FUNERAL OF A CLERGYMAN
Impressive Burial of the Late Rev. Joseph Richey--Protestant Episcopal Church Ceremonial--Church Service, etc. (Reported for the Baltimore Sun)
The remains of Rev. Joseph Richey, priest and rector of Mt. Calvary Protestant Episcopal Church, which had been brought from England, where he died, were buried yesterday in St. John's churchyard, Waverly.Deeply impressive services attended the burial. . . . At noon the order for the burial for the dead was recited at Mt. Calvary. The coffin, made of English elm, as it was transported across the ocean, occupied a catafalque at the head of the main aisle before the altar. A pall of purple silk was thrown over the casket, and was nearly hidden by a wreath of floral tributes in various shapes--crosses, crowns, pillows of rest made of white and red flowers. A magnificent cross of Calvary, made of pure white flowers and standing four feet high, was placed in the sanctuary, a gift of the vestry and wardens. At the left of the altar the rector's chair was shrouded under a purple mantle. The pulpit cloth was of the same color. The altar was a blaze of light and covered with rich flowers. Six tapers burned brightly at the sides of the coffin in large candlesticks.
At noon the processional began.... The immediate family of Dr. Richey came afterwards, as follows: Rev. Dr. Thomas Richey, of Minnesota, brother of the deceased, with a sister; Rev. Dr. White, of Pennsylvania, an uncle; Rev. Thomas White, Samuel Orchard, of New York, with other relatives and ladies. . . . Carriages were taken for St. John's Church, Waverly. . . . At St. John's Church gate, Waverly, the procession was reformed in the same order as before, and the march to the grave was taken up. . . . The grave was dug in the eastern portion of the cemetery attached to St. John's Church, in the lot of Mt. Calvary, where there is a single grave, that of Sister Harriet, one of the order of All Saints, who died about a year ago. The place is surrounded by flowering shrubbery, willows, and other shade trees. Within the cemetery are buried the remains of many clergymen. It was the express wish of Rev. Dr. Richey that his remains should be laid at rest here. . . . The throng of spectators at Waverly was nearly as large as in the city, many reaching the church by car lines, special phaetons, and private carriages. . . . A memorial service will be held at Mt. Calvary Church next Sunday, and Rev. Mr. Wm. F. Brand, of St. Mary's Church, Emmorton, Harford County, Md., will preach.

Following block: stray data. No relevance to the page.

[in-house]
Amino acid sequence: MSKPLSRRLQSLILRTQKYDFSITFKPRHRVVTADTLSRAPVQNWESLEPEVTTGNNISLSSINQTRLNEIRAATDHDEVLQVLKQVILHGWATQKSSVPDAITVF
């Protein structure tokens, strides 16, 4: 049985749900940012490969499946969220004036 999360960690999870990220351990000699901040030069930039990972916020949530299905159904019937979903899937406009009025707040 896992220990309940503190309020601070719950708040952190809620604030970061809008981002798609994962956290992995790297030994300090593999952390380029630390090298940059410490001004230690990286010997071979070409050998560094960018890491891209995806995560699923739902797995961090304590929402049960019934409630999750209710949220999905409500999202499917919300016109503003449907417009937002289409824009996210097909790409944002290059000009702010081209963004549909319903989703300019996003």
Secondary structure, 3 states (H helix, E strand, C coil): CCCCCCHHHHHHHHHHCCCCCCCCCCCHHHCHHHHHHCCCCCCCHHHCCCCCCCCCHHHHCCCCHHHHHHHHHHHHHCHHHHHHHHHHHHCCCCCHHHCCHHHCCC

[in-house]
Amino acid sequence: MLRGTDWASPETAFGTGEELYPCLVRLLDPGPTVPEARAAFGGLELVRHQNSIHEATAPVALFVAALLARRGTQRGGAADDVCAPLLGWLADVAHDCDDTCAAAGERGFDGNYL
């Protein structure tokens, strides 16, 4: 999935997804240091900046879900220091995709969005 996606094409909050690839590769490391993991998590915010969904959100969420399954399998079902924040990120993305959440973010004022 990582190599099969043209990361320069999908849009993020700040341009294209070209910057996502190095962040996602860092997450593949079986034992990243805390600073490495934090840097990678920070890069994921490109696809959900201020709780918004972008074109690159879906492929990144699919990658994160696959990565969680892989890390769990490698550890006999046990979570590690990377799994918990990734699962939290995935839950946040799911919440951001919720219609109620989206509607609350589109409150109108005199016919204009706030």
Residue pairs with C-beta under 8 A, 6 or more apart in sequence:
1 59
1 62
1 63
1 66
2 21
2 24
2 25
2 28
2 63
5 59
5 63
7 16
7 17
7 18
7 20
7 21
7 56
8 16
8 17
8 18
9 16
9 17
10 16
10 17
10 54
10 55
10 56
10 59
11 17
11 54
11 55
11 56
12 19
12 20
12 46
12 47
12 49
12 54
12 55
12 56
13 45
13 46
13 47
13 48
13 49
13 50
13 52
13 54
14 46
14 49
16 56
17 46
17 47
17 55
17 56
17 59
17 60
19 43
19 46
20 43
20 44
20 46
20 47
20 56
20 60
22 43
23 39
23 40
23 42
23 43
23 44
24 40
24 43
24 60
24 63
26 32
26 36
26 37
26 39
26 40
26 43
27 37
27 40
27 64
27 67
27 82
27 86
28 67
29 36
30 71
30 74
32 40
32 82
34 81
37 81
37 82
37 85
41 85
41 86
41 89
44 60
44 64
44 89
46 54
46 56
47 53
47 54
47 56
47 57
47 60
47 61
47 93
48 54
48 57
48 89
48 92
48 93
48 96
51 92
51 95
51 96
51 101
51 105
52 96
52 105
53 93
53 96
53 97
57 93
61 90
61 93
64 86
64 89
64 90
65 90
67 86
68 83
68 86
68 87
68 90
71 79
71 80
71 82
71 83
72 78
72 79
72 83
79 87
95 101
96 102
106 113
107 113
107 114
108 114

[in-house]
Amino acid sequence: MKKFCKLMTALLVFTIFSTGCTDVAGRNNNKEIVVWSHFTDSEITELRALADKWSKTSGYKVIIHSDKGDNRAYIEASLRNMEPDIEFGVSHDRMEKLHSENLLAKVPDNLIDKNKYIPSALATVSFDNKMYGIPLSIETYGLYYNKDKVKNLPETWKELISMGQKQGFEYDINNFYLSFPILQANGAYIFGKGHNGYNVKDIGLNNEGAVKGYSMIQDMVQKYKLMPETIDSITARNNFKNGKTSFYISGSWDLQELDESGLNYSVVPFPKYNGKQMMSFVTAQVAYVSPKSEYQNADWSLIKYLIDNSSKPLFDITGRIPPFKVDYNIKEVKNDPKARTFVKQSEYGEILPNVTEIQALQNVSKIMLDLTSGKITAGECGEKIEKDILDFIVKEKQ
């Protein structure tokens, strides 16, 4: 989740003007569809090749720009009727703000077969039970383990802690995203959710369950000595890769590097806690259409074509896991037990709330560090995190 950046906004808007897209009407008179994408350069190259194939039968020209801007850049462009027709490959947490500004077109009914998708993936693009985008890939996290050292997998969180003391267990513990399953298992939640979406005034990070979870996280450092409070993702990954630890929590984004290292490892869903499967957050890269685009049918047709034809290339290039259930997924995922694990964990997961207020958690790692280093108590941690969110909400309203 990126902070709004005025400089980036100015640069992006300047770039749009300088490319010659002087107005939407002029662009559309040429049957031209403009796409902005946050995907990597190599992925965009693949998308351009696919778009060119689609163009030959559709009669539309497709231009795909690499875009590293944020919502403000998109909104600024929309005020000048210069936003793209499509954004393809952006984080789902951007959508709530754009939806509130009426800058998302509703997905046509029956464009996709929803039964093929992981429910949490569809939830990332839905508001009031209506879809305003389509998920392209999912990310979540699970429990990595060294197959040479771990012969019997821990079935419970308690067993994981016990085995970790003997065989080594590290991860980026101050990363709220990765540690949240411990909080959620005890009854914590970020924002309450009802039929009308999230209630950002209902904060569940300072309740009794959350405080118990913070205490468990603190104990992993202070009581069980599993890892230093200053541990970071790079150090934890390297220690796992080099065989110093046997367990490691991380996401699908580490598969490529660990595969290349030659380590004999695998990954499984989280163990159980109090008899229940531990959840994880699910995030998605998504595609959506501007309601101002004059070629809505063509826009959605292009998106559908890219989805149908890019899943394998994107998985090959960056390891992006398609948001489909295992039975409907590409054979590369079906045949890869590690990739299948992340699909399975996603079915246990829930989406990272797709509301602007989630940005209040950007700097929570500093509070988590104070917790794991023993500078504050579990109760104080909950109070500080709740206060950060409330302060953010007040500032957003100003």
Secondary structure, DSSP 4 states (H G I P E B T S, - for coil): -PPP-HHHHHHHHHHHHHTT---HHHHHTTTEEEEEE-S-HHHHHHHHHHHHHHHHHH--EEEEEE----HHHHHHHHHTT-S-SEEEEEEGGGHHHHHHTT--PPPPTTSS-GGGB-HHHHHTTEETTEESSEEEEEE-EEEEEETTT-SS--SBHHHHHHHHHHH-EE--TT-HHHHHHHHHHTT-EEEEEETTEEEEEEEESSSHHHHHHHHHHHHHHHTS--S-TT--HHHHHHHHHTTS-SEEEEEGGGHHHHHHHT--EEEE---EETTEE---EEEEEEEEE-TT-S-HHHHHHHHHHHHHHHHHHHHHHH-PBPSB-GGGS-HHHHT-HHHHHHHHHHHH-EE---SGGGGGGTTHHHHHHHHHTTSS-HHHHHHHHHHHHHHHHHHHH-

excerpted from Baltimore SUN 19 October 1877
Memorial Services for the Rev. Joseph Richey
There was a full choral service yesterday at Mount Calvary Church in memory of the late rector Rev. Joseph Richey. Mourning tokens remained on the altar and the chair of the rector was draped. Rev. Mr. Lance of Wisconsin officiated. The Holy Eucharist was celebrated by Rev. Mr. Bartow, Rev. R.H. Paine, episteler, Rev. Thos. White, gospeler, and four other clergymen assisting.